Illegal To Keep Native Species In Virginia

EllieJellyEllie

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I didnt know this was a law until today. Here is a list of our native fish-
 
http://www.dgif.virginia.gov/wildlife/fish/
 
I know alot of these are bigger and wont really be kept, but I thought this should be out there. It is also illegal to keep snakeheads-http://www.dgif.virginia.gov/fishing/snakehead-faq.asp - and if caught should be killed.
 
I believe this law also applies to our inverts, but I cant find a link on those.
 
Be careful and make sure you know what you can keep and what you cant keep, and also make sure you know if you have a native species, as permits are needed.
 

Ryan10

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You always got to check.  I once almost ordered some clams for one of my tanks.  Here in Michigan that is a big no no with the Great lakes.  I'm pretty sure snakeheads are illegal in every state now.  I remember when they were one of the easiest fish to find at the lfs. 
 
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EllieJellyEllie

EllieJellyEllie

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Update on this, Im sorry but we cant keep native species yet we can have snakeheads with a permit. :rolleyes: really virginia? Really?
 

sawickib

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Snakeheads are illegal throughout the US... And Europe I believe if you catch one in the wild you are supposed to kill it.
 

CSnyder00

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This is true in most states. You can't transfer species that will survive in a local waterway. Snakeheads are a HUGE problem in Florida as are several no native species. Bad news.
 

Gizaroo2

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I'm not 100% sure, I'd have to clarify with a game warden, but I think with certain permits you are allowed to keep native species. But it might be only if you have a pond to stock.
 

Donya

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Do you have a link to the details for that law where it specifies that it's illegal to catch/keep native fish/inverts? I didn't see anything to that effect from the site you linked and couldn't find anything similar via Google either. I used to live in VA, although it was about 10 years back, so things may have changed. When I was there, I asked about collecting inverts and was told it was covered under a standard fishing license (is that what you're referring to as a permit?), with some protected areas and threatened species being exceptions. Roughly the same fishing license rule has applied to the other few states I've lived in and visited too. This is what I saw today on one part of the VA site, which is still in keeping with what I remember being the case when I lived there:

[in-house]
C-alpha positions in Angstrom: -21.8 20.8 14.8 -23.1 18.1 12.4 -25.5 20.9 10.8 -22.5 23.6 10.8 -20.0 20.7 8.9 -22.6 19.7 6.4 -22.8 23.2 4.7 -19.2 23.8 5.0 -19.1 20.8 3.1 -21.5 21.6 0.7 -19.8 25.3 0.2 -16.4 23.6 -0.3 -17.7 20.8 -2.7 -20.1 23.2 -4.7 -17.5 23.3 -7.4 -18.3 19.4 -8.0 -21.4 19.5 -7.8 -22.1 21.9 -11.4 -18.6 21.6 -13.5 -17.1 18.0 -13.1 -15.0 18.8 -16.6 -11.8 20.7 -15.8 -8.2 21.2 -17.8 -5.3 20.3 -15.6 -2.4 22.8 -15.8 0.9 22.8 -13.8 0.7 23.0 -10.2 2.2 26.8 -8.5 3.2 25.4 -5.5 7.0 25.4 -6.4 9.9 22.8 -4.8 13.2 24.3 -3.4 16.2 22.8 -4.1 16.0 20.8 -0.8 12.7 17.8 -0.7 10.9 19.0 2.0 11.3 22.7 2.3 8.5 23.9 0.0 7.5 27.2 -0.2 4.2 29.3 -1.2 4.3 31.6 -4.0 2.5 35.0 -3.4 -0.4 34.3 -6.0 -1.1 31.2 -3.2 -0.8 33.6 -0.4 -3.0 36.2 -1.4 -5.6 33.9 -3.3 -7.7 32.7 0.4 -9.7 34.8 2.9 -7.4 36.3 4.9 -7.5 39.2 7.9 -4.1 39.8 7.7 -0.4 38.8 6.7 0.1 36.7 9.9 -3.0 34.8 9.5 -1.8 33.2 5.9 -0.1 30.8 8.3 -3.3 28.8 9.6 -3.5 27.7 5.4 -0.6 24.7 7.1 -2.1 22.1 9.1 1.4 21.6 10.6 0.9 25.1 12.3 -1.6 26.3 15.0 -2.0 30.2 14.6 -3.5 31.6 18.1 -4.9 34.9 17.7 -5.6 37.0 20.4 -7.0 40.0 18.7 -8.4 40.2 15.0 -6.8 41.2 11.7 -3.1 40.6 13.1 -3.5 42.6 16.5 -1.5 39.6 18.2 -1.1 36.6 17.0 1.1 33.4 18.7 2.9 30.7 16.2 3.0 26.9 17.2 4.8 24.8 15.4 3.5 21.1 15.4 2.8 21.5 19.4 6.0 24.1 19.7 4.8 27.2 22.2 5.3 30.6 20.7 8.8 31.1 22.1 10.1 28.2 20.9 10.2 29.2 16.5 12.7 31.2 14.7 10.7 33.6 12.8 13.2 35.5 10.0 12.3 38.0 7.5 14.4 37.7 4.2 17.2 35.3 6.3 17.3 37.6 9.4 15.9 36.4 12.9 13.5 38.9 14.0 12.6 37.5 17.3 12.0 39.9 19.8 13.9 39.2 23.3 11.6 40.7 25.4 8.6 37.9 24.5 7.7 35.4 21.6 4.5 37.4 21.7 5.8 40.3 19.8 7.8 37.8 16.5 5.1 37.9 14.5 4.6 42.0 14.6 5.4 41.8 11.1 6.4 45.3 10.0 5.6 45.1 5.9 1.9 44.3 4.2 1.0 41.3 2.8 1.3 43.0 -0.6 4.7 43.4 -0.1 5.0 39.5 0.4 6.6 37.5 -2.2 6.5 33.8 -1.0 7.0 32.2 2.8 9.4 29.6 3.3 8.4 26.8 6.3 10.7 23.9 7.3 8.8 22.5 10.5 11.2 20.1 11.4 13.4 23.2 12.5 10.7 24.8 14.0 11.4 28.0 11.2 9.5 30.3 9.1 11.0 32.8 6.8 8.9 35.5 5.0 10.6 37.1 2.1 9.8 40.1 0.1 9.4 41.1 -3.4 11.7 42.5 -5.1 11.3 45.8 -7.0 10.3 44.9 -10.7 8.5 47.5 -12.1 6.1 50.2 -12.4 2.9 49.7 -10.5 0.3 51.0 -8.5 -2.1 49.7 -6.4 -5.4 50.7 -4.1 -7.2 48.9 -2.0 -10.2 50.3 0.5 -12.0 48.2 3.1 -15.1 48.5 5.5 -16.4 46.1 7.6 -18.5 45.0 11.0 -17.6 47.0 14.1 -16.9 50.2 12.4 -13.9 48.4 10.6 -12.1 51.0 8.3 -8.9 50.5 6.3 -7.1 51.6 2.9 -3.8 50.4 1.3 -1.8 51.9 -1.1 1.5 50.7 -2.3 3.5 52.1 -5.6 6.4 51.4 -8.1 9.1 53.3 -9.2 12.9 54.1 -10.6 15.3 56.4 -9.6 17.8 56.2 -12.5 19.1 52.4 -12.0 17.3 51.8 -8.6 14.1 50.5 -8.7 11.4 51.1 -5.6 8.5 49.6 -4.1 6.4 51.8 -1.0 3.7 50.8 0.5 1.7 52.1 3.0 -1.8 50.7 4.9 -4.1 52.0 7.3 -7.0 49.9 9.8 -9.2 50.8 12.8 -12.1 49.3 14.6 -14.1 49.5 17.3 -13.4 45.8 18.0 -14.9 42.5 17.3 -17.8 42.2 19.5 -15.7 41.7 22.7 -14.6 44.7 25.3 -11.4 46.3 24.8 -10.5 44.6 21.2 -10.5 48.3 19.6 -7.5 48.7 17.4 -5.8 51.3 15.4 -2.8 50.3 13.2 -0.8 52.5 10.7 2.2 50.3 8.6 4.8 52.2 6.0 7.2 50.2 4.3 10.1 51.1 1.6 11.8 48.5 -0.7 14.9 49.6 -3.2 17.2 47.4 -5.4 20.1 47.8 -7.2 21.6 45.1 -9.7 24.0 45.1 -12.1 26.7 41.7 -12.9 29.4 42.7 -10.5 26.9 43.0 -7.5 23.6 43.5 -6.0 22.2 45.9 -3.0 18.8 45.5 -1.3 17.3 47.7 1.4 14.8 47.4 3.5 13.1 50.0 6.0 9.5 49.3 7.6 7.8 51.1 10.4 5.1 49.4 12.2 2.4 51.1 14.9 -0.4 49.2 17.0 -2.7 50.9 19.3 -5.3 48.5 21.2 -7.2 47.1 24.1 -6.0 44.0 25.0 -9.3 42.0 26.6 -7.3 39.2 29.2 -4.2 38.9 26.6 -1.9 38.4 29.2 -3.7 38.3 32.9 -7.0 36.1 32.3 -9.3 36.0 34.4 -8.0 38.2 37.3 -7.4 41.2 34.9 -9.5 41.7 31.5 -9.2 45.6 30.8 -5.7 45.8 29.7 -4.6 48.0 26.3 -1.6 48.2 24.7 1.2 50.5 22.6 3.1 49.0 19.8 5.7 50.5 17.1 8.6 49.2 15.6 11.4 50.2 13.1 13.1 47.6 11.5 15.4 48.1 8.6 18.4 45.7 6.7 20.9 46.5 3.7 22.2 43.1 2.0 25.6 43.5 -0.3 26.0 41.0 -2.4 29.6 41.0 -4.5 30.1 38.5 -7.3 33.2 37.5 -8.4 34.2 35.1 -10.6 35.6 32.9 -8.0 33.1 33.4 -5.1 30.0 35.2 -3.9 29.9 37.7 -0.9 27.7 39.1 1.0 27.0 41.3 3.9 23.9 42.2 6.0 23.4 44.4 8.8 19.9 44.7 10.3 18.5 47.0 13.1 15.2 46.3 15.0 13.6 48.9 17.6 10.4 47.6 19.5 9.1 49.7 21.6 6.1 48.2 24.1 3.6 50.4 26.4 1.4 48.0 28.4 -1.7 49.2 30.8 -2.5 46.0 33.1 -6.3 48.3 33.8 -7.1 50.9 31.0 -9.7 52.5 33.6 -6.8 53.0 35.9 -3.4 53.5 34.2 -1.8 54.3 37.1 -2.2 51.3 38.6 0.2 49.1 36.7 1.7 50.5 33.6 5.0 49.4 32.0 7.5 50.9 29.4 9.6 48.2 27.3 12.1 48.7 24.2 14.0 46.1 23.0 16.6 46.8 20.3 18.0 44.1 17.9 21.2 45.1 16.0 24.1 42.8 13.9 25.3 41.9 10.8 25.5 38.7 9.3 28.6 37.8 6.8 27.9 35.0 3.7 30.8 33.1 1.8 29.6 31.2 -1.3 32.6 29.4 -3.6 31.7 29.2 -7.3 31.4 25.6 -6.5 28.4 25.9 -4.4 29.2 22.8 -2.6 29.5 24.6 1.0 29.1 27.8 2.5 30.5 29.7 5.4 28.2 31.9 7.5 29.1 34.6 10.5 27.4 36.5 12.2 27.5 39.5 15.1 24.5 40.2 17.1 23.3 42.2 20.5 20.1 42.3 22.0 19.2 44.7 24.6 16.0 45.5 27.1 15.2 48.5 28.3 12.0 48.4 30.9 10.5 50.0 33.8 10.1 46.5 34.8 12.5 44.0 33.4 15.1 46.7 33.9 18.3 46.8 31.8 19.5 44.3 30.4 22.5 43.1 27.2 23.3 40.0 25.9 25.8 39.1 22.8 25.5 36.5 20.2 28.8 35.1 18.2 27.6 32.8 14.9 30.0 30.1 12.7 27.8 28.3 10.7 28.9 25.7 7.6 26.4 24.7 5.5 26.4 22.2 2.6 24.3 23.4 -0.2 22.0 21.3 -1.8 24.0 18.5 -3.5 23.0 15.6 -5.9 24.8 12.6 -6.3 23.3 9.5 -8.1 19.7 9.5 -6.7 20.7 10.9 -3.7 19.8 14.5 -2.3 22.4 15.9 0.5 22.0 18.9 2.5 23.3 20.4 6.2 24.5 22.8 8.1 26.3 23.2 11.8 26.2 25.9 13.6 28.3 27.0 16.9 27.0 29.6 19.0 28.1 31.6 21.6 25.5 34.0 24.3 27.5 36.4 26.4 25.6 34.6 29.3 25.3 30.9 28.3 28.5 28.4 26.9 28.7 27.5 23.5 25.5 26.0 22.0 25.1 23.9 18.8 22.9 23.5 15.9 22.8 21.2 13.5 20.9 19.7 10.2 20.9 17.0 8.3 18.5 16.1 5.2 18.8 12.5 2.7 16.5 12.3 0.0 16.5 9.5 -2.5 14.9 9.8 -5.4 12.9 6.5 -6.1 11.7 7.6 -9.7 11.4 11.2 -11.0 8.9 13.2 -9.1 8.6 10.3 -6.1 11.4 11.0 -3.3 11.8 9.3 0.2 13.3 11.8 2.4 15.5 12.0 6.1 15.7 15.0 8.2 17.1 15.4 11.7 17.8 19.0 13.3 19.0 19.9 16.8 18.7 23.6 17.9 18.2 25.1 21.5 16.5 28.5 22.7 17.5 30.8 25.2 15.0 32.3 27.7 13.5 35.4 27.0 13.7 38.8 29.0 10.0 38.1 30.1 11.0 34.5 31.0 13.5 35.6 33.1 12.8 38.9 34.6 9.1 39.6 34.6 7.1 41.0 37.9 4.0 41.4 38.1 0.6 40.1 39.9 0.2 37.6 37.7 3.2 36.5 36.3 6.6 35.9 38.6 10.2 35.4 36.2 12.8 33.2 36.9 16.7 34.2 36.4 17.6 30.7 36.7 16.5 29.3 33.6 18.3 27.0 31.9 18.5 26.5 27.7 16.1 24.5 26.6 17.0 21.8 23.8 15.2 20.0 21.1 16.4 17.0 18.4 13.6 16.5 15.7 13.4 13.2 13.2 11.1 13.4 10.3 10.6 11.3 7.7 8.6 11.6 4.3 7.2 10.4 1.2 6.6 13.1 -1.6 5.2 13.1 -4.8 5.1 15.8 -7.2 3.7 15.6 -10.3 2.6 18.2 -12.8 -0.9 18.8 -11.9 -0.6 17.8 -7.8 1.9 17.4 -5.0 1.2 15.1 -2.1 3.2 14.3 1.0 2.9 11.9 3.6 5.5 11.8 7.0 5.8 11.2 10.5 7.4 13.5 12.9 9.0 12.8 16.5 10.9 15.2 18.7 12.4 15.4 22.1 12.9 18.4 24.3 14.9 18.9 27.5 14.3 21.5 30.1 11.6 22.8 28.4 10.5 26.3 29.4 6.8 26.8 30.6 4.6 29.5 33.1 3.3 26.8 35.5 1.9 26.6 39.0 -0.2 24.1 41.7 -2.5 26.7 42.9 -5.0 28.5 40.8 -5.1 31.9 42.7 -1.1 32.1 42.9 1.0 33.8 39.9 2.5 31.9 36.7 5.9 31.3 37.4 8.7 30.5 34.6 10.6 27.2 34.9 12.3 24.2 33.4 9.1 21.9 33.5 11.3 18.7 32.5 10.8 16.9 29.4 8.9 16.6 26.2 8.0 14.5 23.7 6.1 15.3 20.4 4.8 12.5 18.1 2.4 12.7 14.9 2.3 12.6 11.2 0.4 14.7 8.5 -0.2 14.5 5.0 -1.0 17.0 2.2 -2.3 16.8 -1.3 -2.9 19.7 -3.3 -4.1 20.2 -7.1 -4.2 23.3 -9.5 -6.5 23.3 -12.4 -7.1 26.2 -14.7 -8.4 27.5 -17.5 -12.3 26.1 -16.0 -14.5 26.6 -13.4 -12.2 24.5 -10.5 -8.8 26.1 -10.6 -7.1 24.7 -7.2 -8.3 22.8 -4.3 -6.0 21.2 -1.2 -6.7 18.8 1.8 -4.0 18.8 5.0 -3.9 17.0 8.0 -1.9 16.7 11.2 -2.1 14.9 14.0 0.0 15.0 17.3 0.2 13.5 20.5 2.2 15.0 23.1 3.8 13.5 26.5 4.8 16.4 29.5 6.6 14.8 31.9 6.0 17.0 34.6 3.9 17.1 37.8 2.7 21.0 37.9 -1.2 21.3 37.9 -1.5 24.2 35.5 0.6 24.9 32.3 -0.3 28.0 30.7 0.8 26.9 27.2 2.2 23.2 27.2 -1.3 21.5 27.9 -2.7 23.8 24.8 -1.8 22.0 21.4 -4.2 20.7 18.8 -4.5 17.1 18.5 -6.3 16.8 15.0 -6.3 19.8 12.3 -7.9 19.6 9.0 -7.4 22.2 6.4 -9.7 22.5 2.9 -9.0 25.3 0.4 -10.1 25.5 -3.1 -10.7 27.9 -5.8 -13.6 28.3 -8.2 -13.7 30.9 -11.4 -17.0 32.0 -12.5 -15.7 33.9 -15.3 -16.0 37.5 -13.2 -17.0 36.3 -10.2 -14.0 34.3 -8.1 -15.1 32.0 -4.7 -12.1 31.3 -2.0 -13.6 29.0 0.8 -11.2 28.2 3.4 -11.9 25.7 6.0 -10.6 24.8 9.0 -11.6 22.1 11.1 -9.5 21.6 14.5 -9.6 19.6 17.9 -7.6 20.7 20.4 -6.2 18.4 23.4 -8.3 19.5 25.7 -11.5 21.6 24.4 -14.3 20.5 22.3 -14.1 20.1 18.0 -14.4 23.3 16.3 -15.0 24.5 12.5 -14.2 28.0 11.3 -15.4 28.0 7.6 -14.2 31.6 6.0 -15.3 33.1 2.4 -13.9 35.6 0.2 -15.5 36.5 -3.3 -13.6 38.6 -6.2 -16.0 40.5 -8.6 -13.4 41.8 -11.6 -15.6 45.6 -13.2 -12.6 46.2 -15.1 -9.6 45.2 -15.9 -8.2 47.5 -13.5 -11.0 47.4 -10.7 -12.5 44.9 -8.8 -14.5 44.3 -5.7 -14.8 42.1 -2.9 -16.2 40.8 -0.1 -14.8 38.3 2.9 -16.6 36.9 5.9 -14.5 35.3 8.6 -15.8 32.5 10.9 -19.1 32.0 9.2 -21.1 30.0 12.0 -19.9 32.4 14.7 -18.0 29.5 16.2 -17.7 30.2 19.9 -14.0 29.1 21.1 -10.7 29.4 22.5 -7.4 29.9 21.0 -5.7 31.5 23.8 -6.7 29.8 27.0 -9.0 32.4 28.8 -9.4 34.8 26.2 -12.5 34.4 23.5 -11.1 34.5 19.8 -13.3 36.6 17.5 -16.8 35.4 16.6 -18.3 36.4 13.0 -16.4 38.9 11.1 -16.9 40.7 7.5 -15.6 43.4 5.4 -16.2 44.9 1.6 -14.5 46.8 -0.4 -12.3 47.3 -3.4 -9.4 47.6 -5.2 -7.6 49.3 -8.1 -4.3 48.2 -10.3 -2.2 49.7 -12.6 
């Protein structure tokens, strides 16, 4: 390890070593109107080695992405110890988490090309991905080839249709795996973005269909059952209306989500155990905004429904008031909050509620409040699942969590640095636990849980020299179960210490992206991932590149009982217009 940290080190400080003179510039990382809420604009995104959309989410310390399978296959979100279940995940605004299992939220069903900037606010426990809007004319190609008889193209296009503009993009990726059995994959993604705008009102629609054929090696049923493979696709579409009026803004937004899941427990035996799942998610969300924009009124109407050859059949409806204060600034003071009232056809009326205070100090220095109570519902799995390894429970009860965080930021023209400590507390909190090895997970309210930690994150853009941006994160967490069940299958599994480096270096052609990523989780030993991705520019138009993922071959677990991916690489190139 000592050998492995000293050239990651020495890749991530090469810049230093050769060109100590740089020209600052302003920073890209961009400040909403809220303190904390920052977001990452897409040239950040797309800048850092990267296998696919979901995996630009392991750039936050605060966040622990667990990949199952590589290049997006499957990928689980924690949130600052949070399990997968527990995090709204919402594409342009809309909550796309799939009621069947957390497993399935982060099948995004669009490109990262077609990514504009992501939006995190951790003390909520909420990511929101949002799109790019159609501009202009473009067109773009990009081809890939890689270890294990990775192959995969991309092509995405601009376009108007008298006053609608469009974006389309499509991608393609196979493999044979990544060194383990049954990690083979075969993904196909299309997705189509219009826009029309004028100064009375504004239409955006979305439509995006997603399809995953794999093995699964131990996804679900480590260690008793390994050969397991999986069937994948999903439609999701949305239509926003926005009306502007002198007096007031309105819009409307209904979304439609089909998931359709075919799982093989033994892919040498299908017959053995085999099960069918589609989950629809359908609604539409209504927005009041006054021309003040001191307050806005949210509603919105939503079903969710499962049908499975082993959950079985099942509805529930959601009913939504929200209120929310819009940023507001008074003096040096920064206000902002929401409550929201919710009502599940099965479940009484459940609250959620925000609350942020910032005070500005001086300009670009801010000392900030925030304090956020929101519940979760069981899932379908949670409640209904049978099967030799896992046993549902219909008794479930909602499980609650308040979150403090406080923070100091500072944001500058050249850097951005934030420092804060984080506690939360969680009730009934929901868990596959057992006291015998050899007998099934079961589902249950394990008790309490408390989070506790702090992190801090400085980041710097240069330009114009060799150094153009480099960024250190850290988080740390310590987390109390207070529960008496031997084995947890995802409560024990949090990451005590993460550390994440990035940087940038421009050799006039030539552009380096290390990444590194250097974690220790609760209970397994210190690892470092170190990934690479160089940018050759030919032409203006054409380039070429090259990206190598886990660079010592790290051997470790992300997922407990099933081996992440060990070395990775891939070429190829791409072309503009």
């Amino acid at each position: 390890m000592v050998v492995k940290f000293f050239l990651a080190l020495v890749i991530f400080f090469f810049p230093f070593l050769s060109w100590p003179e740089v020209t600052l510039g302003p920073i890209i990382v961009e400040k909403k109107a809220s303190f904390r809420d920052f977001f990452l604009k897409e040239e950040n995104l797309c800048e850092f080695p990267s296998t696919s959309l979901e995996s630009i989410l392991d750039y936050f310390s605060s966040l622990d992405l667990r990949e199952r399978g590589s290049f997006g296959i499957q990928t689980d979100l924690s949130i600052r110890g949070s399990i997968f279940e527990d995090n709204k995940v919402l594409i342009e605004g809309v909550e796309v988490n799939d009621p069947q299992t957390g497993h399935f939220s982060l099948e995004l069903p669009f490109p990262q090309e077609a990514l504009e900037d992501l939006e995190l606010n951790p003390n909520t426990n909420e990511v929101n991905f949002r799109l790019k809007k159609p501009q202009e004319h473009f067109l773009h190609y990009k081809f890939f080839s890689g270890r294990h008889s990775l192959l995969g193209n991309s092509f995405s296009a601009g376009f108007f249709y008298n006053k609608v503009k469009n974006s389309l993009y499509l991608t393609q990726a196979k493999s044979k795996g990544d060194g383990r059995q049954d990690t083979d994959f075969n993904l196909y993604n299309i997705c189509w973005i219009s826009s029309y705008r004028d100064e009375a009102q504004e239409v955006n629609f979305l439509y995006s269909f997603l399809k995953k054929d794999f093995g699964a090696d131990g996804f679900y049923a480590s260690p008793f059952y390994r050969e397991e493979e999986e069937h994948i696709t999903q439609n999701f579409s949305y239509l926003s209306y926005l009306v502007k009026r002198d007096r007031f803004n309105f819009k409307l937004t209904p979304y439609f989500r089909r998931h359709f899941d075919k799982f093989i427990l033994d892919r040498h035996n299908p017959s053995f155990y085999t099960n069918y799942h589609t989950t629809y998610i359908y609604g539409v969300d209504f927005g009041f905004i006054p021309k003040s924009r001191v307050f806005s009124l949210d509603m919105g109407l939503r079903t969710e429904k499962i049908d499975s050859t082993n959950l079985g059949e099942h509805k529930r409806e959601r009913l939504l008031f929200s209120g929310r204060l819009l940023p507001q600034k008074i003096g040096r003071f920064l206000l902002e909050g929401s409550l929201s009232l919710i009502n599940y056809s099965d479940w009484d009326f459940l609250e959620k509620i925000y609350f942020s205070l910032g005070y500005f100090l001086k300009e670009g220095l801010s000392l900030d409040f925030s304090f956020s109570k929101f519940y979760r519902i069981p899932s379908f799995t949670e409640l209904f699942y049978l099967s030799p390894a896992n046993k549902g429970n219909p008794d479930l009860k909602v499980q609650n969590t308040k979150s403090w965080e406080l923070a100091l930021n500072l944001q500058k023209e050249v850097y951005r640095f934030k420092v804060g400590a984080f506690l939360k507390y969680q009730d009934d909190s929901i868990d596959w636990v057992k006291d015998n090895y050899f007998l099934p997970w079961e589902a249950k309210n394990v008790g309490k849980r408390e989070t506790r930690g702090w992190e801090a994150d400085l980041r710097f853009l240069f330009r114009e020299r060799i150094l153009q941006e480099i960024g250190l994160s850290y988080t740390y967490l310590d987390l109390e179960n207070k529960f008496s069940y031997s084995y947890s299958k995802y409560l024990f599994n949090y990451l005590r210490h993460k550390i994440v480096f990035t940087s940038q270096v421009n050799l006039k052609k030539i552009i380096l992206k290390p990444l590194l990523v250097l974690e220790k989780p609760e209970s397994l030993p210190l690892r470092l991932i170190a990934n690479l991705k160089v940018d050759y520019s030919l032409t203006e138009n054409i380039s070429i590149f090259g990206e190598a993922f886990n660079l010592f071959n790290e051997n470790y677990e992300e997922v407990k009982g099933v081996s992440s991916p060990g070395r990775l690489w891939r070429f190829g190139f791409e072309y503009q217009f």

From: http://www.dgif.virginia.gov/permits/guide.asp
Taking of Aquatic invertebrates (clams, snails), amphibians (frogs), reptiles (snakes), and nongame fish (minnows) for Private Use**
It is lawful to collect and possess live for private use** only, and not for sale, no more than 5 individuals of any non-listed species of amphibian and reptile, and no more than 20 individuals of any non-listed species of aquatic invertebrate and nongame fish (4 VAC 15-360-10). NO Threatened and Endangered Species may be held for personal use.
** private use means for use in the home, not for scientific, research, survey or educational purposes (which requires a permit).
 
I think "non-listed" means not on a protected list, but it's not clear on that particular page. 
 
This other document is more clear about it and is referenced from the other page I linked: http://www.dgif.virginia.gov/regulations/comment2010/proposed-language/4VAC15-360.pdf
 
 
A. Possession limits. Except as otherwise provided for in § 29.1-418 of the Code of Virginia, 4 VAC 15-20-130, subdivision 8 of 4 VAC 15-320-40 and the sections of this chapter, it shall be lawful to capture and possess live for private use and not for sale no more than five individuals of any single native or naturalized (as defined in 4 VAC 15-20-50) species of amphibian and reptile and 20 individuals of any single native or naturalized (as defined in 4 VAC 15-20-50) species of aquatic invertebrate and nongame fish unless specifically listed below: (...)
 
 
 
From what the state websites show it looks like you can catch and possess (but not necessarily re-release) native species within certain quantity limits if you have a fishing license and the species isn't on a threatened or endangered list.
 
 

sawickib

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My guess is to preserve our native species. So instead of catching all of the native fish for selling they become more so protected. Although I think there is a person selling native species that I don't remember the name and I almost bought a few pumpkin fish but their temper and requirements are not the same as my other fish. I've seen a few native fish in zoos, and even at a cabelas aquarium lol
 

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